Photo courtesy of Macklemore and Ryan Lewis
Originally posted February 25, 2013
Had a wonderful experience at our garage sale this past weekend. In addition to providing a way to remove unused items from the house, the annual garage sale is a way to give back to folks who find these items useful. We like to recycle.
I cleaned out my closet of old dress shirts, jackets and suits and put out some really old suits from one of my wife’s uncles who died last year. His wife dry-cleaned the suits and we put them on the racks for $5 each. We’re talking Vintage suits from Lavin, Hickey Freeman, Sakowitz and a number of bespoke suits from Hong Kong.
We advertised we had some clothing for sale but much of the vintage items didn’t go until later in the morning. Semi-hipsters, DIYers and makers descended upon the vintage racks and bought pretty much everything, sometimes without even looking at it and none of them tried anything on.
After the crush, a Latin American family came by and the father and son, a boy of about 12 or 13, looked at a rack of mostly hangers and a few shirts. The young man said he was looking for a suit and before I could say we were sold out, I remembered a single black suit from my wife’s uncle that I had put aside to look more closely at the seams – I noticed how well-made the suit was and I wanted to compare it to what I wear today. I went into the house and brought it out.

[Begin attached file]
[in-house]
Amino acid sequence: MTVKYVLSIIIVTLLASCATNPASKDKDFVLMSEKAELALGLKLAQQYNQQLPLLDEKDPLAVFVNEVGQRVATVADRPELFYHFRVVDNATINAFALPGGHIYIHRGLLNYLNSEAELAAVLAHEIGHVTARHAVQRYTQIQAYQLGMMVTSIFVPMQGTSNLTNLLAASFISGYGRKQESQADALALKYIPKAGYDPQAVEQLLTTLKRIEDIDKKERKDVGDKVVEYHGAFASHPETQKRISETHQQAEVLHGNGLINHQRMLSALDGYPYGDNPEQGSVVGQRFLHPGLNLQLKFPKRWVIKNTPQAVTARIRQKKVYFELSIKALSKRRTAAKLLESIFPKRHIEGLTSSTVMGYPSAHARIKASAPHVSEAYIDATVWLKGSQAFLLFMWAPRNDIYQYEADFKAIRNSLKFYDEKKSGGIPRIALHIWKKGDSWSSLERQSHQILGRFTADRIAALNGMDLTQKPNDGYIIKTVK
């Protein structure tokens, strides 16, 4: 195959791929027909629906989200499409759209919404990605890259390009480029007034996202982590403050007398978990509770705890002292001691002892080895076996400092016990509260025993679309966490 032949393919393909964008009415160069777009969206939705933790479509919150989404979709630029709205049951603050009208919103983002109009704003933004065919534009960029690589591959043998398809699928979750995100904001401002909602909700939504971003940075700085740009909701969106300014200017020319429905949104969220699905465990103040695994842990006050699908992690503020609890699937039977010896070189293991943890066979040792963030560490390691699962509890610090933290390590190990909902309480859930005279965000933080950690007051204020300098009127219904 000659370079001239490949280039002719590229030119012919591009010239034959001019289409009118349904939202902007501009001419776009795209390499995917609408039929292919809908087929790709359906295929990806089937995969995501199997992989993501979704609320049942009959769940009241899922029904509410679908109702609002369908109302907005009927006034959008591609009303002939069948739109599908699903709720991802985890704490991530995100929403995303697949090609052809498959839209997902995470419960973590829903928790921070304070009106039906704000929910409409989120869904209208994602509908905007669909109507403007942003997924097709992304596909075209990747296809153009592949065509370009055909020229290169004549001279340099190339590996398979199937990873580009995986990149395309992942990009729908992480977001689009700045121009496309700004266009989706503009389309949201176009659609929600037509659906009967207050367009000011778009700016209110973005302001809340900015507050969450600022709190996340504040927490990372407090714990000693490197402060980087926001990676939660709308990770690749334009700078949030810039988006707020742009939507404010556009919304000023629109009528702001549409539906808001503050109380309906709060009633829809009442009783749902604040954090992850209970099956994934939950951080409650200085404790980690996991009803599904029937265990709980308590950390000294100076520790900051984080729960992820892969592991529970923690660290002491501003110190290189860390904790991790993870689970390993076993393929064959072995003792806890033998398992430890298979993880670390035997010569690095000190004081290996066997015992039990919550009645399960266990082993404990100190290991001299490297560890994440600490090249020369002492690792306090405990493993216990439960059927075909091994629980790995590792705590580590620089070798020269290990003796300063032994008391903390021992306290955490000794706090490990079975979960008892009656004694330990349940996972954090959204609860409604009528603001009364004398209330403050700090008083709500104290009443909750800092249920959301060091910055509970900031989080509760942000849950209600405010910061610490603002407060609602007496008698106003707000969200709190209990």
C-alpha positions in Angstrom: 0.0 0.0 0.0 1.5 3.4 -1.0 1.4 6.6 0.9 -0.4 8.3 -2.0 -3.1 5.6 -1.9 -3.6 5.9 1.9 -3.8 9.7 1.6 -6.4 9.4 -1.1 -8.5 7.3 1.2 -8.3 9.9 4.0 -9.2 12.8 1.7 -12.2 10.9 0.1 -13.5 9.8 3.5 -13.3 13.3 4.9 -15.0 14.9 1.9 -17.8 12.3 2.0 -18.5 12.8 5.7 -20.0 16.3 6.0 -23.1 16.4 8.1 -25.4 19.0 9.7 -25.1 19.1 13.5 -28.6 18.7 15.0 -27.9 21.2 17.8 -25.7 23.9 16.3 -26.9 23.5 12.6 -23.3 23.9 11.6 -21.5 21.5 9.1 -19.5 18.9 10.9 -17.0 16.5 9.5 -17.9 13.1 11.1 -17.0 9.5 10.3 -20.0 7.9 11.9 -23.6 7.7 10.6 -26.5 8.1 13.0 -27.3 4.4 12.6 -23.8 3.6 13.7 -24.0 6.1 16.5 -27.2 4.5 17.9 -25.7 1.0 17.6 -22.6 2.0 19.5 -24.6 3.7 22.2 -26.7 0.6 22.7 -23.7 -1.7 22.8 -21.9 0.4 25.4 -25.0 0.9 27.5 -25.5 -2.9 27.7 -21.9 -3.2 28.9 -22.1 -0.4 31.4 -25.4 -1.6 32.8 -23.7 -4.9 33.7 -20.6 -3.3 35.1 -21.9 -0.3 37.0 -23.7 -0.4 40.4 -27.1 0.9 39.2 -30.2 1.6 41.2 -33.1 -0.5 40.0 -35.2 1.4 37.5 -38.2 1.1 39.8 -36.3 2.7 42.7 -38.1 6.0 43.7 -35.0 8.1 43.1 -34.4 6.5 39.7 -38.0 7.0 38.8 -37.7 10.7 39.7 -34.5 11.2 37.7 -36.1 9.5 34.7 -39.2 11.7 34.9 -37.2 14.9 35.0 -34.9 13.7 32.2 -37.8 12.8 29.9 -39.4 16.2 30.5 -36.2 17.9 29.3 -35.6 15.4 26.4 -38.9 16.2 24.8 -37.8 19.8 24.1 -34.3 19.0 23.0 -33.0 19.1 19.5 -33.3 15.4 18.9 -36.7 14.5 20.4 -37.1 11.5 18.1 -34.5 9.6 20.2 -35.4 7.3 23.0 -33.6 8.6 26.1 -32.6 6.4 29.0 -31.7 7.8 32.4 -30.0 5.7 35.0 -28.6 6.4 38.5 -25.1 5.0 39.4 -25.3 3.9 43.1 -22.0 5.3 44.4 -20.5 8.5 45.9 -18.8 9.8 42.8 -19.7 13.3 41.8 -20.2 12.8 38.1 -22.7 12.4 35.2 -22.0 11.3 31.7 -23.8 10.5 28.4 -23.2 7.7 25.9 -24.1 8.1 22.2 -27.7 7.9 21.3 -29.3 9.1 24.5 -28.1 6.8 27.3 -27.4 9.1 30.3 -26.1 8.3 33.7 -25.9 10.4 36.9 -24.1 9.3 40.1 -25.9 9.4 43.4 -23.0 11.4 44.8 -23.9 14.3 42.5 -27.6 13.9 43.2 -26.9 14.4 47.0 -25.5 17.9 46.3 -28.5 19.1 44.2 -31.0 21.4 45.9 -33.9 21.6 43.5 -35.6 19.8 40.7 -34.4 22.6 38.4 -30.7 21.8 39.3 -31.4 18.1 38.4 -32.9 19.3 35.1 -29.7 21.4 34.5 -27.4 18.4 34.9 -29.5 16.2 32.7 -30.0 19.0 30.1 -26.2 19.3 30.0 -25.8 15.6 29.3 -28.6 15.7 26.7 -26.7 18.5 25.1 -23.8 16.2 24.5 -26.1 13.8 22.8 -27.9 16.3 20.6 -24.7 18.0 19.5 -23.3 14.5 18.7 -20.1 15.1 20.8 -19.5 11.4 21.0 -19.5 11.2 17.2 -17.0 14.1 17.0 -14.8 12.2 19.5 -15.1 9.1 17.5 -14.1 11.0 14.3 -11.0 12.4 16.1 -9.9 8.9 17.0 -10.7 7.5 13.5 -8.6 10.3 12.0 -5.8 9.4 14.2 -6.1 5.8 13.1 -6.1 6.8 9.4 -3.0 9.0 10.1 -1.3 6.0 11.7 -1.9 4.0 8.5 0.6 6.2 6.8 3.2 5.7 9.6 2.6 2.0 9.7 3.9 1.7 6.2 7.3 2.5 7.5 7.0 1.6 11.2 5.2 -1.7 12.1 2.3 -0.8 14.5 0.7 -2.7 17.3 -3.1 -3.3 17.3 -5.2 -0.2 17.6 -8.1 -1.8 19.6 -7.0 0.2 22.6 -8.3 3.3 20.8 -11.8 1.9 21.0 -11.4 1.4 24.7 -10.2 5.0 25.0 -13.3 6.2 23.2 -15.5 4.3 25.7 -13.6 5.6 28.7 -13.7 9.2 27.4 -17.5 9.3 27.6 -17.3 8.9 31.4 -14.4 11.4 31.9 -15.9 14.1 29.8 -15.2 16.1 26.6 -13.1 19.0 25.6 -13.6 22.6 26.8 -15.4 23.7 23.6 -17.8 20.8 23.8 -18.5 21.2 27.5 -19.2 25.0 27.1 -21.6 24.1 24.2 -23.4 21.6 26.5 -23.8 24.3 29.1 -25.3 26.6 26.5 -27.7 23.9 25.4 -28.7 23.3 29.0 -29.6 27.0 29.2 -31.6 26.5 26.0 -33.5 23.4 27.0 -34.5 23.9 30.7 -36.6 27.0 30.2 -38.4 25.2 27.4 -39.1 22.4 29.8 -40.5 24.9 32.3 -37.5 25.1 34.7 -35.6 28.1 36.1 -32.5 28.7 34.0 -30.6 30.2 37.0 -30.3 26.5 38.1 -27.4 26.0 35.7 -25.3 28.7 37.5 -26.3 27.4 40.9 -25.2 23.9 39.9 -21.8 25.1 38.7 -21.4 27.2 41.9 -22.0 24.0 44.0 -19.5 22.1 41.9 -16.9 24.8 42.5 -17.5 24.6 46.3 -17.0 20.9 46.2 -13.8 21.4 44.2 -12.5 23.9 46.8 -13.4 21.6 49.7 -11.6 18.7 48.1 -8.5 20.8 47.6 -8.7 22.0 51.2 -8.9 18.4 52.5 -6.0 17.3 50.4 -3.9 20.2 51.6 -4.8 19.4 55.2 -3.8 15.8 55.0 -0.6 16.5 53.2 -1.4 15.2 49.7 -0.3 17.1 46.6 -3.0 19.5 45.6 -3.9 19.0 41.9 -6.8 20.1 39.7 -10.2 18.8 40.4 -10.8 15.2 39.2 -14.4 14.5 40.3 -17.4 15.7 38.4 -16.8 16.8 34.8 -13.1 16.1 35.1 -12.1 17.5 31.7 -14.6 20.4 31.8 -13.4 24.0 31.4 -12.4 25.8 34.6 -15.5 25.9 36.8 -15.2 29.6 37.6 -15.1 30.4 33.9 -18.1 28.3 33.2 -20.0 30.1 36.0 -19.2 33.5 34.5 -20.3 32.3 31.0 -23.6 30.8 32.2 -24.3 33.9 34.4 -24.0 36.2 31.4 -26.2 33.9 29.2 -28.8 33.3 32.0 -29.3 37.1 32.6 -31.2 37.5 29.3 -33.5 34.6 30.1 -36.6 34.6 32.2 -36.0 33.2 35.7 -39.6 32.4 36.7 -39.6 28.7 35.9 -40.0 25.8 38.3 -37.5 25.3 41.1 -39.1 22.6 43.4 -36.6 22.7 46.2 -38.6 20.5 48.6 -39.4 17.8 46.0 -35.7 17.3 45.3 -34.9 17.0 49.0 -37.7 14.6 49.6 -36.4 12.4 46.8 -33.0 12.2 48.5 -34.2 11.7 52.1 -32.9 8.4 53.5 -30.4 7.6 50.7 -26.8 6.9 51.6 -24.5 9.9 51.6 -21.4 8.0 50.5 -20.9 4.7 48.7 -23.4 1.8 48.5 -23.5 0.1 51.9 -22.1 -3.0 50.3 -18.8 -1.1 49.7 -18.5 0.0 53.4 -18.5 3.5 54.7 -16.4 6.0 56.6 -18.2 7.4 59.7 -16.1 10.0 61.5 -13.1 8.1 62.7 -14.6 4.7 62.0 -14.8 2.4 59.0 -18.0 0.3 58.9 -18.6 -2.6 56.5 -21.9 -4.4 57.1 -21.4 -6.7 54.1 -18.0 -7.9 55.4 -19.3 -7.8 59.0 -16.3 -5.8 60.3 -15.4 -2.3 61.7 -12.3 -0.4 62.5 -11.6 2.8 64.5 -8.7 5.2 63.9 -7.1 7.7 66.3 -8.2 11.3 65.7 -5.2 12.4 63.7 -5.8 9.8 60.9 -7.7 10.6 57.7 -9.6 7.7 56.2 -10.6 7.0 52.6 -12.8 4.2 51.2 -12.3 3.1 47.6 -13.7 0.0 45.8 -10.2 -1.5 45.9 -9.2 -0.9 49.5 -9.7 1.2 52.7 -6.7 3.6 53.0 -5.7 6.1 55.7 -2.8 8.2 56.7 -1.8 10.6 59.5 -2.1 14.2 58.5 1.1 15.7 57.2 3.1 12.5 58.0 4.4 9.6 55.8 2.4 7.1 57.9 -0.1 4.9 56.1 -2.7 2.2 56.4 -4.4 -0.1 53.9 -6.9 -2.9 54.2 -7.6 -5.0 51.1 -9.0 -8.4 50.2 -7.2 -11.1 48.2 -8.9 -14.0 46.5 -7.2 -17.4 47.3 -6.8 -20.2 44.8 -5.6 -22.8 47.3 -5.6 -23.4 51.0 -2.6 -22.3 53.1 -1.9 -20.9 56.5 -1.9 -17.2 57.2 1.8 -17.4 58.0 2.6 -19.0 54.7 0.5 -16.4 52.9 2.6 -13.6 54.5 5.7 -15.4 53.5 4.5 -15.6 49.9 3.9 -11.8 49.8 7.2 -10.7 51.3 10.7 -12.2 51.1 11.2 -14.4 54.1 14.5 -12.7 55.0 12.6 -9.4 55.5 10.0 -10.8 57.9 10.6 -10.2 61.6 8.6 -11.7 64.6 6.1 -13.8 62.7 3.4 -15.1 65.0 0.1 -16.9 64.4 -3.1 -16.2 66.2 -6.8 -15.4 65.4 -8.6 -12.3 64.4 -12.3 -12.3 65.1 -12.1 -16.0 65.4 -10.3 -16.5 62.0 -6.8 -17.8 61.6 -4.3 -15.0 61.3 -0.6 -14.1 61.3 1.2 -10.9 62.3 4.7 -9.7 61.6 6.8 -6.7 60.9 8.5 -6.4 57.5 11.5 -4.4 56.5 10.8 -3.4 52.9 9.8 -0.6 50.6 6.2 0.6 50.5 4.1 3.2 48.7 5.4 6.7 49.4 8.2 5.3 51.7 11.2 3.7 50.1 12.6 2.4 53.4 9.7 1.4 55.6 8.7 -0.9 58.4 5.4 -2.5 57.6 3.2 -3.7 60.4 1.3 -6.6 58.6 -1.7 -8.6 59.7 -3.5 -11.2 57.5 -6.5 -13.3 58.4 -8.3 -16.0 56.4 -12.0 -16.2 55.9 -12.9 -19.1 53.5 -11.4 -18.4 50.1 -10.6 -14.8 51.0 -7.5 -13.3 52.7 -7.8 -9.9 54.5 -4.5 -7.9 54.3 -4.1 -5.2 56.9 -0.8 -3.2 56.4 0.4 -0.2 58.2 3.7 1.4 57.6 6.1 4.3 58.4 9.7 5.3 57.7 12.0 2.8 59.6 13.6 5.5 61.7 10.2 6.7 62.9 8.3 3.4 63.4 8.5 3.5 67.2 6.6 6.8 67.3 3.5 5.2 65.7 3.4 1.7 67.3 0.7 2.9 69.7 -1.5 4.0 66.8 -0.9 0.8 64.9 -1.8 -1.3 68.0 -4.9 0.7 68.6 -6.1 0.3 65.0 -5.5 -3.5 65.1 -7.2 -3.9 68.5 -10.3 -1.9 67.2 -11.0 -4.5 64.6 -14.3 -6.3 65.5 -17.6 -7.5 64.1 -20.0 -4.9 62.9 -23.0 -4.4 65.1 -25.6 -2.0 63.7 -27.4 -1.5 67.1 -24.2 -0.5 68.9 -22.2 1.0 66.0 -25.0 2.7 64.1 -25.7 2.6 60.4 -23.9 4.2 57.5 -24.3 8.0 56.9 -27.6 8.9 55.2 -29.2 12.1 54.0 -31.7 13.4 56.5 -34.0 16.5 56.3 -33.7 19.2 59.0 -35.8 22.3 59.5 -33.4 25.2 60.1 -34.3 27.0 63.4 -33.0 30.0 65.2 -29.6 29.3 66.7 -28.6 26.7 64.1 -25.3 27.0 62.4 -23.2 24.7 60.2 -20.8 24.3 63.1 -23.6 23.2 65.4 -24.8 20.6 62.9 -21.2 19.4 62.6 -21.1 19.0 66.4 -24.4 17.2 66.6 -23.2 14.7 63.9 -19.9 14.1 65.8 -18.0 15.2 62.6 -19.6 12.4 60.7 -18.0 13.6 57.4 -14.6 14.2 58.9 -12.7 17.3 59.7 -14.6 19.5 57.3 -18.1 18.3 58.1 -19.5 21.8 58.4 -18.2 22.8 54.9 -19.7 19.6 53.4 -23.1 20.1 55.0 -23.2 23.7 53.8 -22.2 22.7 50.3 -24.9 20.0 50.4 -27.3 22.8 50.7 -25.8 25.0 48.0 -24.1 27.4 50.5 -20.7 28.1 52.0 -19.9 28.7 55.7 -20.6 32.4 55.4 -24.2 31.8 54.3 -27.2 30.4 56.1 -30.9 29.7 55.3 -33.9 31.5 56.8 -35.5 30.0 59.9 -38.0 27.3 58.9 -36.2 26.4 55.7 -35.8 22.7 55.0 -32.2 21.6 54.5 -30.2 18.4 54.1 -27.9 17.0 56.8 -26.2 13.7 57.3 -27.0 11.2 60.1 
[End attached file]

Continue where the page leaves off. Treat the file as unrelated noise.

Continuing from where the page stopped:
His eyes lit up as he explained he was looking for a black suit, his first one, he told me confidently. He immediately tried on the jacket and it fit, real well actually. And I opened up the jacket as he was wearing it and there was no branding on the inside other than a generic stitched patch indicating it was a custom tailoring job from Hong Kong, probably from the early 1960s. Not a stitch was out of place and wool fabric was still stunning 50 years later.
The father held the pants up to his son and his mother came over and whispered they’d need alterations. But this kid was beaming ear to ear. He whispered something back to his parents then turned to me and said, “I’ll take this one” and shook my hand vigorously. I told him five dollars and he couldn’t hand over a fistful of ones fast enough.
It felt great seeing him walk away, proudly, with his first suit that he bought with his own money. And he was getting an impeccably tailored suit that he wouldn’t find anywhere else. He was partly skipping down the street as he headed back into his family’s pick-up truck. I wish I could bottle up his feeling of pride, confidence and excitement at the possibilities his purchase will provide. I didn’t go into the garage sale looking to make anyone’s day, but now that it happened, I want to do it again (and again and again). I want this excitement to propel me into a new week, new month and open up new possibilities to help others. I want to spread the joy. Life’s too short not to help.